A stock's or portfolio's alpha is its projected independent rate of return or the difference between an investment's expected (benchmark) return and its actual return. Portfolio managers whose portfolios have positive alphas are adding value through their asset selection.


A stock's beta is its projected rate of change relative to the market as a whole. If the market was up 10 percent for the year, a stock with a beta of 1.5 could reasonably be expected to be up 15 percent. A stock with a beta greater than 1.0 has a higher level of volatility than the market as a whole and is considered to be more risky than the overall market. A stock with a beta of less than 1.0 is less volatile than prices in the overall market and is considered to be less risky. An example of a low beta stock would be a utility stock. The price of utility stocks does not tend to move dramatically. A security's beta measures its nondiversifiable or systematic risk. For each incremental unit of risk an investor takes on, the investor must be compensated with additional expected returns. If the portfolio's actual return exceeds its expected return, the portfolio has generated excess returns. The Sharpe ratio can measure a portfolio's risk-adjusted return. If two portfolios both return 8 percent, but portfolio A contains dramatically more risk than portfolio B, then portfolio B is a much better investment choice. The Sharpe ratio tells investors how well they are being compensated for the investment risk they are assuming. The Sharpe ratio takes the portfolio's return (R) and subtracts the risk-free return (RFR) offered on short-term Treasury bills (usually 90 days) to determine the level of return that the investor earned over the risk-free return. The risk premium is then divided by the portfolio's standard deviation (SD):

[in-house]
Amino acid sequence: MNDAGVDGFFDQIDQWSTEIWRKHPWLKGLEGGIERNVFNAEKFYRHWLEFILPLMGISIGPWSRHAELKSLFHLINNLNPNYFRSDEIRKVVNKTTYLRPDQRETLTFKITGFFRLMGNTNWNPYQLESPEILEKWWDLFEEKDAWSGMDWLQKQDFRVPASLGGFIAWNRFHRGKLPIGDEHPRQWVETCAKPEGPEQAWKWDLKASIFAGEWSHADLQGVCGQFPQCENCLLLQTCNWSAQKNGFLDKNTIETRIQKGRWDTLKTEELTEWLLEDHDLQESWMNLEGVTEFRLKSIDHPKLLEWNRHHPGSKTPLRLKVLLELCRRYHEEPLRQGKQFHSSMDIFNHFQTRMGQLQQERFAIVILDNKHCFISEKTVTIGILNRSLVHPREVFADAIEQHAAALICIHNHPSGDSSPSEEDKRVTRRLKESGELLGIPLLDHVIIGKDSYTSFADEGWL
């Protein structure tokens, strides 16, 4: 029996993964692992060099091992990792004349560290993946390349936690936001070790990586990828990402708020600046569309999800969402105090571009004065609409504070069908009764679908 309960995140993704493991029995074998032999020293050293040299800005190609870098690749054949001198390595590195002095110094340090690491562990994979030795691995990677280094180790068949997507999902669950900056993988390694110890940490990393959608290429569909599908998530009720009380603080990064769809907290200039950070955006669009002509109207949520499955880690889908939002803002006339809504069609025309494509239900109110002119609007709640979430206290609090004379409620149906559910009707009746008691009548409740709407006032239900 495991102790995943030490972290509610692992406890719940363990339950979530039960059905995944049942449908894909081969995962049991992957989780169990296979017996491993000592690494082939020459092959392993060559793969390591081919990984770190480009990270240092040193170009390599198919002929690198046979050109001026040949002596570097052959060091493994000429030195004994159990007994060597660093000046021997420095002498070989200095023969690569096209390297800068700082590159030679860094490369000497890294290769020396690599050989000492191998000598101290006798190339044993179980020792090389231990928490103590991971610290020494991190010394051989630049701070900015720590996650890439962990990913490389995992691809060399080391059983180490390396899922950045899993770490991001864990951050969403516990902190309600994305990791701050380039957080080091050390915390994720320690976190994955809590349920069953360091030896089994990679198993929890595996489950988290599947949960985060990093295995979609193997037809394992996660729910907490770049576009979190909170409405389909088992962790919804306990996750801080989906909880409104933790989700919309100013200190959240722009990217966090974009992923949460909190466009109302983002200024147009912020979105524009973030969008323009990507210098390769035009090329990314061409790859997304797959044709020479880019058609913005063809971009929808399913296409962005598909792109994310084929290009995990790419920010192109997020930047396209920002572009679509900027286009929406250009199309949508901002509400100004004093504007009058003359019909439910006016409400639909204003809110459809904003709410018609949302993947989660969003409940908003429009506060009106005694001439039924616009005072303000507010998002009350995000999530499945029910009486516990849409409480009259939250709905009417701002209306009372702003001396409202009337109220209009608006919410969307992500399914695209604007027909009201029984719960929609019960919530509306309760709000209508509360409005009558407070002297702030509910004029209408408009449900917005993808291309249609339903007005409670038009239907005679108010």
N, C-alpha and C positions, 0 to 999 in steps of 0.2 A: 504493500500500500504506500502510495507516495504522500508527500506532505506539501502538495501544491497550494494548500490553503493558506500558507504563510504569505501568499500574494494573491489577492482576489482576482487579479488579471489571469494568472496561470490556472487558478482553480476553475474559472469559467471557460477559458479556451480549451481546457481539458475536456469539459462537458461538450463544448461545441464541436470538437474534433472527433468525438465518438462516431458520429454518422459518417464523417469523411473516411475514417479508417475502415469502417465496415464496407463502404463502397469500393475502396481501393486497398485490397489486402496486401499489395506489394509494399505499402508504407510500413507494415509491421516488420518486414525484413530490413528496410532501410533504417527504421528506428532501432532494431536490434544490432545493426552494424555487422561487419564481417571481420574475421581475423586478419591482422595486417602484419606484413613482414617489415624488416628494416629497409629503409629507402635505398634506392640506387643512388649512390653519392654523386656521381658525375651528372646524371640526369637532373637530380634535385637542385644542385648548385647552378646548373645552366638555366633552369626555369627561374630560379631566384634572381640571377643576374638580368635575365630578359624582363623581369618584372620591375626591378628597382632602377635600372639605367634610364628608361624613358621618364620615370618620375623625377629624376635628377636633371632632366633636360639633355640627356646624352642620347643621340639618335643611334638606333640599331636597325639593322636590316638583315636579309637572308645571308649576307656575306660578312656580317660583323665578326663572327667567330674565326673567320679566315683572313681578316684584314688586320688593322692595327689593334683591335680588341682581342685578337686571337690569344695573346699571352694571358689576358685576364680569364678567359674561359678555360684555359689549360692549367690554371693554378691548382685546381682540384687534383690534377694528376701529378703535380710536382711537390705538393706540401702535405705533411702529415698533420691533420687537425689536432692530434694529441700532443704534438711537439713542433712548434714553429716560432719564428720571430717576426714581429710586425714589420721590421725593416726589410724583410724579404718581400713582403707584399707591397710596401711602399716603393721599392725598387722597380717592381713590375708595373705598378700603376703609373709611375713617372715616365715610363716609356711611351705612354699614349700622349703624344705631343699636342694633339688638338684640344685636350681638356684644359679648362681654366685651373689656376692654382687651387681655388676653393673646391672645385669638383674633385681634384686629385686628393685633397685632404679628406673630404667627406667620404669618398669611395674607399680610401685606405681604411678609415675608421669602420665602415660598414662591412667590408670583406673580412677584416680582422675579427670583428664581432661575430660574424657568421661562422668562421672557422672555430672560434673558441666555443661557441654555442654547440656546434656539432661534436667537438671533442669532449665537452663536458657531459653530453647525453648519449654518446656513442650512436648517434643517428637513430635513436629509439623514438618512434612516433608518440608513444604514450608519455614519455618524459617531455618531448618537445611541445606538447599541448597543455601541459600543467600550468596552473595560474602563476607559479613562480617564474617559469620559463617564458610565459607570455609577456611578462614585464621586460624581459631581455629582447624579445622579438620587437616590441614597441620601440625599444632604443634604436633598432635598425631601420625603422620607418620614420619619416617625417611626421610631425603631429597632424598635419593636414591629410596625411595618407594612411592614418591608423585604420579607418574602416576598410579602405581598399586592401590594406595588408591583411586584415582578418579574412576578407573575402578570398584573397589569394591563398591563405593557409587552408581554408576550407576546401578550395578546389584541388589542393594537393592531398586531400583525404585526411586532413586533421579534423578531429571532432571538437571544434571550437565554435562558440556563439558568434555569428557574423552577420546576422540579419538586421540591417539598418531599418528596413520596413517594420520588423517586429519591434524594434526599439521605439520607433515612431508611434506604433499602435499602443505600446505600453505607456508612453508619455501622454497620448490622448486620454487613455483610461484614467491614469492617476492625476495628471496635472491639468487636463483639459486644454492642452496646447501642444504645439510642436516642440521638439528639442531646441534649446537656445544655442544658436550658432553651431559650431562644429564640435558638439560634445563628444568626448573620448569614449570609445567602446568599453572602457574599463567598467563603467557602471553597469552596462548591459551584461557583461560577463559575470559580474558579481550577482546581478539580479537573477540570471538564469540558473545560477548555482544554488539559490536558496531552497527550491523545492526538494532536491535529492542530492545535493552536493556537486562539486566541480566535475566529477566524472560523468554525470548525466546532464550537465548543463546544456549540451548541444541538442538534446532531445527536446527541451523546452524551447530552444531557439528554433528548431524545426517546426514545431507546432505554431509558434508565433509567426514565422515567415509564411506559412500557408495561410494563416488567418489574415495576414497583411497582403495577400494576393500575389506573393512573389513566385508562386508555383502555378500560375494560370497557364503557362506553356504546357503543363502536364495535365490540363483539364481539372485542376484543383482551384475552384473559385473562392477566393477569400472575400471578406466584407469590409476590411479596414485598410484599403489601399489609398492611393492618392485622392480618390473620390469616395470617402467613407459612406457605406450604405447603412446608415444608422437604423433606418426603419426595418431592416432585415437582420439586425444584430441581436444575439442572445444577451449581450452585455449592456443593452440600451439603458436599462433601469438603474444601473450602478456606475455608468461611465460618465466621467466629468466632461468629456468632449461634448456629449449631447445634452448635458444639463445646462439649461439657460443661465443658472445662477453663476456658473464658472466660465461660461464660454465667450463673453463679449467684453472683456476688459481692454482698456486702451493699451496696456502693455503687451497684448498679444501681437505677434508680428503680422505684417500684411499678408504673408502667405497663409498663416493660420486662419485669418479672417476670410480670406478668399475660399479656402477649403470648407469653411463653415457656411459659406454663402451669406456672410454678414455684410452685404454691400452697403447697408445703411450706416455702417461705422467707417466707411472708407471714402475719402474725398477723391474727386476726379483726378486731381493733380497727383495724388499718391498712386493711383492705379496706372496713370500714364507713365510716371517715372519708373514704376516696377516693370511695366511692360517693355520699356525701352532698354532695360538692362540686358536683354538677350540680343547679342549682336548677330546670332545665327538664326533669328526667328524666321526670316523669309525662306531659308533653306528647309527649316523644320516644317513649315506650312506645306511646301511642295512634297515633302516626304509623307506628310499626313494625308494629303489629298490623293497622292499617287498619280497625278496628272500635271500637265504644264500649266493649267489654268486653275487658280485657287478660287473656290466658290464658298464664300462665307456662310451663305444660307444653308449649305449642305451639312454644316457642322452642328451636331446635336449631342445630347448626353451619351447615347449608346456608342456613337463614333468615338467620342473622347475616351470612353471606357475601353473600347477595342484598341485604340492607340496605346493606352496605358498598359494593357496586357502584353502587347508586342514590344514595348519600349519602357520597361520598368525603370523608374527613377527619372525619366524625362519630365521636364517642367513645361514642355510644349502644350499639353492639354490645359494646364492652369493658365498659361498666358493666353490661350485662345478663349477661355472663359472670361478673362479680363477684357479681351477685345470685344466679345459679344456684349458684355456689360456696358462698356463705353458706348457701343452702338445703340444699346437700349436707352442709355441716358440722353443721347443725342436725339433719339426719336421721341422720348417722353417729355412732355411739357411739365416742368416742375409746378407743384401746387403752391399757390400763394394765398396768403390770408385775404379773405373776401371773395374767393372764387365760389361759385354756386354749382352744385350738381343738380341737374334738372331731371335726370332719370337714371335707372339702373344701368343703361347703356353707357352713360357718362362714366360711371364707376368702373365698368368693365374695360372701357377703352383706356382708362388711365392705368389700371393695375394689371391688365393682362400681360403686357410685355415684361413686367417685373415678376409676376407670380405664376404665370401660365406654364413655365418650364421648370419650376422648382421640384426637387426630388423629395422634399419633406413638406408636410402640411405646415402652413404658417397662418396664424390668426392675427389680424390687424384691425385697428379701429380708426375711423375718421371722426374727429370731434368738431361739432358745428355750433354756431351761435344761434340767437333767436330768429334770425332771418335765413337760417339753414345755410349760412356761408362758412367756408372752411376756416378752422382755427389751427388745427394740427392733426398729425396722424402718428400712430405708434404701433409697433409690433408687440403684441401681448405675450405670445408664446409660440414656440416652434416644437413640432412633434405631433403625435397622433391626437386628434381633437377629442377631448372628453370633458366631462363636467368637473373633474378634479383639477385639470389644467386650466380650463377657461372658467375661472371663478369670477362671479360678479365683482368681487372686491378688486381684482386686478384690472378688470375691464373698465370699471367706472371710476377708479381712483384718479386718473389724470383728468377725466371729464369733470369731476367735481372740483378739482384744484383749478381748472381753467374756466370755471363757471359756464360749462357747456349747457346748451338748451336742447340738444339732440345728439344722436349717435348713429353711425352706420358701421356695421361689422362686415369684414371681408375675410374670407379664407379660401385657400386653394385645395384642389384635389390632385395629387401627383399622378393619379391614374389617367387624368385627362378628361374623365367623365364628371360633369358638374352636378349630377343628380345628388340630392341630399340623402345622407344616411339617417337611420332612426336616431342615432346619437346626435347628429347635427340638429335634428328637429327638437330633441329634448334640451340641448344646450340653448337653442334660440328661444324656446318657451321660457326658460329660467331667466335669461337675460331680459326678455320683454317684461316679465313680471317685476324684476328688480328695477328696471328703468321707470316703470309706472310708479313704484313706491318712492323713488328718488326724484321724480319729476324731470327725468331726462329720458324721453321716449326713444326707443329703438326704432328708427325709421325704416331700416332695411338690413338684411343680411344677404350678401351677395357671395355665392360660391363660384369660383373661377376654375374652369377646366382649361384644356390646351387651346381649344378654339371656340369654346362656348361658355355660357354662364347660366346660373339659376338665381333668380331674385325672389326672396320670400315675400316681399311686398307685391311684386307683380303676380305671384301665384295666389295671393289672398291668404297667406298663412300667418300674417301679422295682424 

Sharpe ratio = (R - RFR)/SD

Series 66 candidates will have to be able to identify the Sharpe ratio but most likely will not be required to calculate it. The degree to which a portfolio's performance is designed to mirror the return of a standard benchmark or index is measured by R-squared. If the portfolio has 100 percent of its assets tied to an index, such as in an index fund, the portfolio will have an R-squared value of 100, and the performance of the portfolio will mirror the performance of the index. The higher the R-squared value for the portfolio the higher the degree of correlation to the index. R-squared values range from 0-100, with the lower values having lower correlation to the index. A portfolio with a higher R-squared value will have a more accurate beta coefficient, and as a result the volatility of the portfolio will be more predictable.

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